Insurgent attacks in southern Afghanistan killed a British soldier and wounded seven Sunday, while police killed 10 suspected Taliban militants who struck a government compound, officials said.
Another NATO soldier and six Afghan troops were wounded when mortars hit their base in Kandahar province early Sunday, a NATO statement said. It said three women were killed when mortar rounds also landed in a nearby village.
Gunmen also killed four people, including two police, in western Afghanistan Sunday, the provincial governor said. The attackers targeted a police checkpoint in the Jena district of the western province of Farah, said the governor, Hazatullah Wasefi.
Afghanistan is experiencing its worst violence since the late-2001 ouster of the Taliban regime for hosting al-Qaida leader Osama bin Laden. Much of it is affecting southern provinces patrolled by NATO-led forces.
More than 1,600 people, mostly militants, have died in the past four months, according to an Associated Press tally of violent incidents reported by U.S., NATO and Afghan officials.
The British soldier was killed in the southern Helmand province, Britain’s Ministry of Defense said.
A large number of Taliban militants also attacked Helmand’s Musa Qala district compound Saturday, sparking a clash with police that left 10 insurgents dead, said Ghulam Nabi Malakheil, provincial police chief.
The U.S. military, meanwhile, said a raid earlier this week that left eight people dead in eastern Afghanistan had killed an “al-Qaida associate.”
Alam Zer, described as a commander of an Islamic extremist group led by warlord Gulbuddin Hekmatyar, was the target of the Thursday raid in eastern Kunar province, said Col. Tom Collins, the chief U.S. spokesman in Afghanistan.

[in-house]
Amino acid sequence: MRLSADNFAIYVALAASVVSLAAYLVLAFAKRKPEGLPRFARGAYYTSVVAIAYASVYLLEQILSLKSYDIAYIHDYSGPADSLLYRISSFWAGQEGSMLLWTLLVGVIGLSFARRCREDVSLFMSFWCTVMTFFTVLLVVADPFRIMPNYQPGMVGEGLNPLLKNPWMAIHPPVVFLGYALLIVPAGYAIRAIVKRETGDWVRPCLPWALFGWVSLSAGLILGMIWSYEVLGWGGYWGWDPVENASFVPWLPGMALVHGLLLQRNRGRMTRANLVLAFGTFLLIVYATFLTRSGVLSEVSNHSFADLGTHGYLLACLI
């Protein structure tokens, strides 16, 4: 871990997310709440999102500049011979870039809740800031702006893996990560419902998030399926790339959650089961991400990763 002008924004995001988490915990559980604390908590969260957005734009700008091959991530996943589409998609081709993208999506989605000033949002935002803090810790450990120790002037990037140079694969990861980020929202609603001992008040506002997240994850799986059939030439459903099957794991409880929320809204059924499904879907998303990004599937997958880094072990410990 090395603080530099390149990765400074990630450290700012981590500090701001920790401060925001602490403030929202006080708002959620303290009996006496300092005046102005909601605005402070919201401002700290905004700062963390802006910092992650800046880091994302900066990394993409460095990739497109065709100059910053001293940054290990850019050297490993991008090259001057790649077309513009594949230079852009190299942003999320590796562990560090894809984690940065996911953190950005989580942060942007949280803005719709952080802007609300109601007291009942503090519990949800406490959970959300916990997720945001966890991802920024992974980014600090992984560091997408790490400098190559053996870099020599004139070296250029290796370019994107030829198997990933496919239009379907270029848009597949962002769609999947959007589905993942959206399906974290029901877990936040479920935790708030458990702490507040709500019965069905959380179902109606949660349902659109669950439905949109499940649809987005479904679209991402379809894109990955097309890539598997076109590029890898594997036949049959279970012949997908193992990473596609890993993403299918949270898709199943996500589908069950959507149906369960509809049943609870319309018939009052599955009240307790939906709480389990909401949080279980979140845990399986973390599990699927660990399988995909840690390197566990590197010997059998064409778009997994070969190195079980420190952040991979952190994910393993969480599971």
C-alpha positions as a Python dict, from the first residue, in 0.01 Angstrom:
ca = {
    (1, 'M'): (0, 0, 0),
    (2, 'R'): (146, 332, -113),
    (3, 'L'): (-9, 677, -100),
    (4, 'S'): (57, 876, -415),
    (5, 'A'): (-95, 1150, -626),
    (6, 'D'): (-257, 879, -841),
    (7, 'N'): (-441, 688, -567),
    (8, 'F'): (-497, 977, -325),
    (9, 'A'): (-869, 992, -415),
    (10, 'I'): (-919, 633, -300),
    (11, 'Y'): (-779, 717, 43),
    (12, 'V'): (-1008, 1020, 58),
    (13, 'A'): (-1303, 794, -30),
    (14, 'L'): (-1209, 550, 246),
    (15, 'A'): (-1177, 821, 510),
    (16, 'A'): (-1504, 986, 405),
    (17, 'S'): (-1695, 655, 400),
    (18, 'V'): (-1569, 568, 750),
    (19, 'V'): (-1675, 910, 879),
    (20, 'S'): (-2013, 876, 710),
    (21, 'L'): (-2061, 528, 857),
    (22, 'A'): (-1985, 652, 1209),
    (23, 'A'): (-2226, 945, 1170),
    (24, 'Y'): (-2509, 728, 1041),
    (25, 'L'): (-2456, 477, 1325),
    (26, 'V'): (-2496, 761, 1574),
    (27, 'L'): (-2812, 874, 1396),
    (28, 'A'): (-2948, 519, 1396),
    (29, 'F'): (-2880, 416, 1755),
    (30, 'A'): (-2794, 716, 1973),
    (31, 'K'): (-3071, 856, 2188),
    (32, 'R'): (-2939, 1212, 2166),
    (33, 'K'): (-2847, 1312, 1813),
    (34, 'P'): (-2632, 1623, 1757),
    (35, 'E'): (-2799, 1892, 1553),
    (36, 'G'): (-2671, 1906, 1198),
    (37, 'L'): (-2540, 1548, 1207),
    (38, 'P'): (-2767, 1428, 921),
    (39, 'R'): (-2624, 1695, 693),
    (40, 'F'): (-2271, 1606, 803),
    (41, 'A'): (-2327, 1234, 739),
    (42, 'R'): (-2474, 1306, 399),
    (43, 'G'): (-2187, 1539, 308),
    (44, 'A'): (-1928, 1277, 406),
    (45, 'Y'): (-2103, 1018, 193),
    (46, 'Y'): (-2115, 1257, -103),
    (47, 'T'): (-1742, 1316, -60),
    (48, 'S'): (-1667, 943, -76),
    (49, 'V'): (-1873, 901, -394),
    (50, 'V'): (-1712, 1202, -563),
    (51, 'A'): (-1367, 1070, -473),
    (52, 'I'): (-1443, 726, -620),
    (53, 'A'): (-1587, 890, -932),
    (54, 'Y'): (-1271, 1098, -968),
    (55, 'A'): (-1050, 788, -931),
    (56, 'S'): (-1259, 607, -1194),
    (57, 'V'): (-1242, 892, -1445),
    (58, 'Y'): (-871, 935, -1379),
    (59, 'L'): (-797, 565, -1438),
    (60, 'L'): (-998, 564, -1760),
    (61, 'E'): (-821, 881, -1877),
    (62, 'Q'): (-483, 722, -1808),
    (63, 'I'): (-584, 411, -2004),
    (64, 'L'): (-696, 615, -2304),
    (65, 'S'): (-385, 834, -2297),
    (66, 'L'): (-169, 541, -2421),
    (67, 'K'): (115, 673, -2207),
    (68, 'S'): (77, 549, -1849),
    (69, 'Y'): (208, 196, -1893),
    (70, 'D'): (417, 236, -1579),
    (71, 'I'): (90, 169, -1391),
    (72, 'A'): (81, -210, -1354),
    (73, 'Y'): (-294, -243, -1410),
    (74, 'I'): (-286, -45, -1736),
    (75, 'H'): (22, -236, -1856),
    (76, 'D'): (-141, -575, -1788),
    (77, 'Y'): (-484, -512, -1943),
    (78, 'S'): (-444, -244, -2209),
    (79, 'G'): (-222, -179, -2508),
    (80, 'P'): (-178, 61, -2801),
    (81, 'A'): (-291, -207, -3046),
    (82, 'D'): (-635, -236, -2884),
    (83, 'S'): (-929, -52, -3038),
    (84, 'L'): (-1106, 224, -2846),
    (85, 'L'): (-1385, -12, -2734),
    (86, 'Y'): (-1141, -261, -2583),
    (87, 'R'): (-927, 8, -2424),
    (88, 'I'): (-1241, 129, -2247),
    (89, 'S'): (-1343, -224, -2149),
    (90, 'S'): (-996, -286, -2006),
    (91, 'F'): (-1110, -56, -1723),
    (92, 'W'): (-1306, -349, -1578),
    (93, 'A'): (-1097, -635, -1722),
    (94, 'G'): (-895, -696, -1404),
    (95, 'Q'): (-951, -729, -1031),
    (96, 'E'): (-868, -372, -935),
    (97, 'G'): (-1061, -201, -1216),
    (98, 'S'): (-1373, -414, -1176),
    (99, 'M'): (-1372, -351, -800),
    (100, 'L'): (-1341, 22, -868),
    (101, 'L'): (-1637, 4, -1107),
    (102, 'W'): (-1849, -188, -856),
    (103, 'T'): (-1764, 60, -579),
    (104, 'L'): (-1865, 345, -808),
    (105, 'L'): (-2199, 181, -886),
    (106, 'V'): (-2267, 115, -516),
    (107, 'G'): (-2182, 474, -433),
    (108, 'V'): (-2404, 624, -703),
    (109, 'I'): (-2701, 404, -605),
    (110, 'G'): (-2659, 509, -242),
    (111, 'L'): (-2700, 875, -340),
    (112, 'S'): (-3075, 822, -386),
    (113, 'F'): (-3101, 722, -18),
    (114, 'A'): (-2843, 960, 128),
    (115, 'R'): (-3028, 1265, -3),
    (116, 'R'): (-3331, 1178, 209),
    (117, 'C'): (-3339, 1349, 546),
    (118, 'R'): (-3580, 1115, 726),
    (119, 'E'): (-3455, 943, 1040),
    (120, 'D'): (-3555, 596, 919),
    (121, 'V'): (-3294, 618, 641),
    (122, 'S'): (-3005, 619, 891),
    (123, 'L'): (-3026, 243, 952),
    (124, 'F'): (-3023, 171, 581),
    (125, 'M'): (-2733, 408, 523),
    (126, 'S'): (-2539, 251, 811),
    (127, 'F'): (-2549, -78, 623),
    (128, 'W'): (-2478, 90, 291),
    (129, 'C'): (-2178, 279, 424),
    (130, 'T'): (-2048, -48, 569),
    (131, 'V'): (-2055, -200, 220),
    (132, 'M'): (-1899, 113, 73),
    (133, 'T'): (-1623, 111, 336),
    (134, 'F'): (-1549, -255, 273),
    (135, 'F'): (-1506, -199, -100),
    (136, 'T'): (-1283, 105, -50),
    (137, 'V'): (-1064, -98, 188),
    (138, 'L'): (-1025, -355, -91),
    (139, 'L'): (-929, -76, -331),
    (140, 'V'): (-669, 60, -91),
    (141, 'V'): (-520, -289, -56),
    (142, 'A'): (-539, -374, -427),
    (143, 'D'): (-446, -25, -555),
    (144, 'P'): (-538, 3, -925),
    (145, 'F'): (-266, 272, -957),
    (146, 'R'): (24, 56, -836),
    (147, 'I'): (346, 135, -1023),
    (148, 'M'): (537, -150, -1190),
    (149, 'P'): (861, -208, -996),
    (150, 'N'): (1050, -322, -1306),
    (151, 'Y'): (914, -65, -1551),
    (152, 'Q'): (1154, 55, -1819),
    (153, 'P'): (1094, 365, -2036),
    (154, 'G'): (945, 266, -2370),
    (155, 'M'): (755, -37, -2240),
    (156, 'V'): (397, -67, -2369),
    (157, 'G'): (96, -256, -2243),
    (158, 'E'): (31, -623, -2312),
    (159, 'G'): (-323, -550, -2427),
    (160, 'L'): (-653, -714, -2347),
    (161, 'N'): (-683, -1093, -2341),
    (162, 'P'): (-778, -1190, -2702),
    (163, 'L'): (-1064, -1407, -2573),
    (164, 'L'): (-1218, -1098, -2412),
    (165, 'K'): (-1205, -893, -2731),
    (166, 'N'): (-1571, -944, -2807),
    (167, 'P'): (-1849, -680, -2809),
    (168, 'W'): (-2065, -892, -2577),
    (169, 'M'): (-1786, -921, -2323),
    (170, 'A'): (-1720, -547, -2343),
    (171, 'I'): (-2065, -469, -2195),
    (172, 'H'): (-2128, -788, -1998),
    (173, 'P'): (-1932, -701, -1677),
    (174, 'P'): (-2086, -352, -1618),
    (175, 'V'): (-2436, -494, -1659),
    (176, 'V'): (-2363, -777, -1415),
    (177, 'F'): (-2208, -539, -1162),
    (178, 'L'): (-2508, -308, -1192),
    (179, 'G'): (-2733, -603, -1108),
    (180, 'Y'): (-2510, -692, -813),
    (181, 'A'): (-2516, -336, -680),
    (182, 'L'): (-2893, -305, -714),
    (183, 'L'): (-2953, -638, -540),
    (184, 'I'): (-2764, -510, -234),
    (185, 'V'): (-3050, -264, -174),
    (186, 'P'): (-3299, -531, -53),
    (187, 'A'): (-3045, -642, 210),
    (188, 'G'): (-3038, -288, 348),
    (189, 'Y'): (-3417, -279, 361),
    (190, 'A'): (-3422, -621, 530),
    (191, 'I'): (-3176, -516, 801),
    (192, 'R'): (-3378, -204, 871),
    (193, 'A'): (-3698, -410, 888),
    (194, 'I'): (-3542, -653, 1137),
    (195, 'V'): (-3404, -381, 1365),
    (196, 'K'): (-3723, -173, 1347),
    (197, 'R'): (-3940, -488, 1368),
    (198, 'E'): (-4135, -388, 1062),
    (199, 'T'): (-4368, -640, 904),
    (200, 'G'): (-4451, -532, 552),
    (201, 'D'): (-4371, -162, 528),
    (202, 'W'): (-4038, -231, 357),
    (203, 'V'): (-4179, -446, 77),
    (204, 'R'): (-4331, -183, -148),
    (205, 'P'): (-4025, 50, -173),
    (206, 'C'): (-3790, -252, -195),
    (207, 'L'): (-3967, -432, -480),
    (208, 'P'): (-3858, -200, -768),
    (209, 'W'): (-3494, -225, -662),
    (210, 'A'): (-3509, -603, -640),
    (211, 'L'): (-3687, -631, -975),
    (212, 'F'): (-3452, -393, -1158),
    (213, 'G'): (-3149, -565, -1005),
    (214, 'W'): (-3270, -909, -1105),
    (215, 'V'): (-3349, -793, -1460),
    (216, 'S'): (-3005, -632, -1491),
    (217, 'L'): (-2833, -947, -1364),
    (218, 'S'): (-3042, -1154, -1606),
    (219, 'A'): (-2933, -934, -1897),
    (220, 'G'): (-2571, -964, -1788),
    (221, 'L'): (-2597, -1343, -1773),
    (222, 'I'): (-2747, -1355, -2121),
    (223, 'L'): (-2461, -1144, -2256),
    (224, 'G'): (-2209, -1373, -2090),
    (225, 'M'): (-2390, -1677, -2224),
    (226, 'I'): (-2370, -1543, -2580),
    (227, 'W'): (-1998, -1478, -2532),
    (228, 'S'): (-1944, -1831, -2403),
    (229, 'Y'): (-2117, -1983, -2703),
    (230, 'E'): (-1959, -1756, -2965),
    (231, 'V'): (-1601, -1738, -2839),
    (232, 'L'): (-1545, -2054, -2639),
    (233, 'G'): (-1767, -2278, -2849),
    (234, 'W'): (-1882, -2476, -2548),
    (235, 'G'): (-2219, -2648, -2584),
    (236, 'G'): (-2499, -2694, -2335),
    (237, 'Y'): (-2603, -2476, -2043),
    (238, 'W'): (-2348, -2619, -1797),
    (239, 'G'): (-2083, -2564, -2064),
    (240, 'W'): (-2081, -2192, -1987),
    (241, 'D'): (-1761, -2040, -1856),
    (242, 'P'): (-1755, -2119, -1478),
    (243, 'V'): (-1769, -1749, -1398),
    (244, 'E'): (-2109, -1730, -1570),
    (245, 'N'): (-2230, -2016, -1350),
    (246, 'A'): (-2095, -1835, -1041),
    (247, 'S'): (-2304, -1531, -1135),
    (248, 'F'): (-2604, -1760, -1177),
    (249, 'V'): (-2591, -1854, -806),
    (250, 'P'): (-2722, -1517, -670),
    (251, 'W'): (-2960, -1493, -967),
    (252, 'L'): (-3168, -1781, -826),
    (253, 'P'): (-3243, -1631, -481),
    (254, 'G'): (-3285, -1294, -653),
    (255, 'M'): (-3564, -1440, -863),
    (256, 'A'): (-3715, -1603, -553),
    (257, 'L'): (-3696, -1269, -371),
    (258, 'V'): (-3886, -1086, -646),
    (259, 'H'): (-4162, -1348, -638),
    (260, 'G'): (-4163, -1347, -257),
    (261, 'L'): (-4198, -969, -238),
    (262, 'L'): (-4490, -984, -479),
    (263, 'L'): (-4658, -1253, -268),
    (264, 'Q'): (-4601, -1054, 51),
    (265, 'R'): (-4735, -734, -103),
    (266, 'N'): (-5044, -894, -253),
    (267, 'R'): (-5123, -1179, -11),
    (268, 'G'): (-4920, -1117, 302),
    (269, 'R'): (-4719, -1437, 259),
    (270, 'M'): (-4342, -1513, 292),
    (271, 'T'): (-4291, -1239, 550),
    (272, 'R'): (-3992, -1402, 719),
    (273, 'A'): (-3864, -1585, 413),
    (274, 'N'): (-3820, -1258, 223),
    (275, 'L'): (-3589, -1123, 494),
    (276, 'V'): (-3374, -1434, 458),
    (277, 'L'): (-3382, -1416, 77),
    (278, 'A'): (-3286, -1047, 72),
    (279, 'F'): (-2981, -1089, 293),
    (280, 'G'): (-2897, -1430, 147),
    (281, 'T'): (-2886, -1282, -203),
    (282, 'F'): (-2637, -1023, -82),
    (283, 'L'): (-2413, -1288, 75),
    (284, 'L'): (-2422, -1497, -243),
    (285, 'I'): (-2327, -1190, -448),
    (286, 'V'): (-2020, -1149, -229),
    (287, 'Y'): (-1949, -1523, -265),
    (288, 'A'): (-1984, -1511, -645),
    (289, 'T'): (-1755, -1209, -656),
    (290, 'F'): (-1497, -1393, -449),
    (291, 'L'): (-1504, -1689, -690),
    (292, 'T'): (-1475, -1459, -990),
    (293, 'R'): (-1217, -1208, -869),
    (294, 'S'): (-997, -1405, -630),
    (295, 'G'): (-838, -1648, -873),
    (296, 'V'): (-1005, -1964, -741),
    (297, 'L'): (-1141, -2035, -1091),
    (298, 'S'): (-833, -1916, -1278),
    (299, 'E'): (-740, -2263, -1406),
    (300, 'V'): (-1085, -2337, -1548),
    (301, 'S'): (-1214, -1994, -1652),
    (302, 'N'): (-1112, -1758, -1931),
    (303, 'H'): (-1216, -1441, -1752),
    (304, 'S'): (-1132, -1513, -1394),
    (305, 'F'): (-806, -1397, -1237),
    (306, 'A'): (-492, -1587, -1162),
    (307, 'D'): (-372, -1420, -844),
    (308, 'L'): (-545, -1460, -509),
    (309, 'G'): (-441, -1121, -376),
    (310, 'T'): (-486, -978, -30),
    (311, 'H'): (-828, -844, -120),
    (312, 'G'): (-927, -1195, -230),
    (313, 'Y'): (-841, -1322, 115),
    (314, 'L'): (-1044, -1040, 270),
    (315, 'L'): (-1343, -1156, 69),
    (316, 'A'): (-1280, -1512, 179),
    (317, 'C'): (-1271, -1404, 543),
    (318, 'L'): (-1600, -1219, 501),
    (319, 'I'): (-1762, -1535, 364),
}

Karzai orders investigation
President Hamid Karzai ordered a probe Friday into the killings after police officials said the raid killed civilians who were trying to resolve a feud. But Collins said that Zer “had links in Pakistan and in the training and facilitating the movement of Arab fighters into Afghanistan.”
U.S. forces have been stepping up operations along Afghanistan’s eastern border with Pakistan, where al-Qaida fugitives are believed to be at large along with allies from the toppled Taliban regime and extremists belonging to Hekmatyar’s Hezb-e-Islami group.
“The aim of this operation was to capture Alam Zer, but it was his forces who fired on coalition forces and we returned fire,” Collins told reporters.
Rockets strike buildings in Kabul
Four rockets slammed into west Kabul on Sunday, one landing near a district police station and another damaging a house, said district police chief Gen. Zalmai Oryakail. No injuries were reported.
Kabul has been spared most of the violence that has engulfed Afghanistan’s south and east, but a series of bombings and attacks on NATO-led peacekeepers has rattled the nerves of its citizens.
Armed men ambushed a bus transferring 30 prisoners from Kandahar to Kabul on Sunday, killing a prison official and wounding a policeman, said Noor Mohammad Paktin, police chief of southern Zabul province, where the attack occurred.
Some prisoners fled but were quickly recaptured and taken to Kabul, Paktin said. It was not clear who the prisoners were.